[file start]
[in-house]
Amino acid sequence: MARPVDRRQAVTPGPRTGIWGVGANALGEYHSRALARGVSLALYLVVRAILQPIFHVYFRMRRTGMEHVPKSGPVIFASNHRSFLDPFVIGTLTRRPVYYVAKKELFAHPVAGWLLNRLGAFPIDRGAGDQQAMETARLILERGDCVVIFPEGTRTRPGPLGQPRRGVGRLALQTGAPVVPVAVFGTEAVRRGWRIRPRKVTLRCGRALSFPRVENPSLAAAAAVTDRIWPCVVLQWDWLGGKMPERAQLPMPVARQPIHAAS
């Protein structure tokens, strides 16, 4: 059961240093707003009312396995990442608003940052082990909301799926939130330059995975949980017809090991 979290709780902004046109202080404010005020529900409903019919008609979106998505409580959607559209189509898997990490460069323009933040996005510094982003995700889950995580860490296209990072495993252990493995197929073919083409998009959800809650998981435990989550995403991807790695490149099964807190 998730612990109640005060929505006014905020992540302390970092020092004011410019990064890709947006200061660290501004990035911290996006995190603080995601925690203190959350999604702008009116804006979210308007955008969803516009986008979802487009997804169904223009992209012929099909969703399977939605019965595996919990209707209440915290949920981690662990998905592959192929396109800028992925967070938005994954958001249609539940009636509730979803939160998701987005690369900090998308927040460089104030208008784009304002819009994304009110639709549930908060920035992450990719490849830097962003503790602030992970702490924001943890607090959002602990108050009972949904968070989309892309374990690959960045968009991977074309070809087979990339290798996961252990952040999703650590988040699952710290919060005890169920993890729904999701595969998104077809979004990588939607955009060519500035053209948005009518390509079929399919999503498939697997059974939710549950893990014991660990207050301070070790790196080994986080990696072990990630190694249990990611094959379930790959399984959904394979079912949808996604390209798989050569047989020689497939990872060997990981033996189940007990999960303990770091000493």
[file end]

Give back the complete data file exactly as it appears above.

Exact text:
[in-house]
Amino acid sequence: MARPVDRRQAVTPGPRTGIWGVGANALGEYHSRALARGVSLALYLVVRAILQPIFHVYFRMRRTGMEHVPKSGPVIFASNHRSFLDPFVIGTLTRRPVYYVAKKELFAHPVAGWLLNRLGAFPIDRGAGDQQAMETARLILERGDCVVIFPEGTRTRPGPLGQPRRGVGRLALQTGAPVVPVAVFGTEAVRRGWRIRPRKVTLRCGRALSFPRVENPSLAAAAAVTDRIWPCVVLQWDWLGGKMPERAQLPMPVARQPIHAAS
């Protein structure tokens, strides 16, 4: 059961240093707003009312396995990442608003940052082990909301799926939130330059995975949980017809090991 979290709780902004046109202080404010005020529900409903019919008609979106998505409580959607559209189509898997990490460069323009933040996005510094982003995700889950995580860490296209990072495993252990493995197929073919083409998009959800809650998981435990989550995403991807790695490149099964807190 998730612990109640005060929505006014905020992540302390970092020092004011410019990064890709947006200061660290501004990035911290996006995190603080995601925690203190959350999604702008009116804006979210308007955008969803516009986008979802487009997804169904223009992209012929099909969703399977939605019965595996919990209707209440915290949920981690662990998905592959192929396109800028992925967070938005994954958001249609539940009636509730979803939160998701987005690369900090998308927040460089104030208008784009304002819009994304009110639709549930908060920035992450990719490849830097962003503790602030992970702490924001943890607090959002602990108050009972949904968070989309892309374990690959960045968009991977074309070809087979990339290798996961252990952040999703650590988040699952710290919060005890169920993890729904999701595969998104077809979004990588939607955009060519500035053209948005009518390509079929399919999503498939697997059974939710549950893990014991660990207050301070070790790196080994986080990696072990990630190694249990990611094959379930790959399984959904394979079912949808996604390209798989050569047989020689497939990872060997990981033996189940007990999960303990770091000493």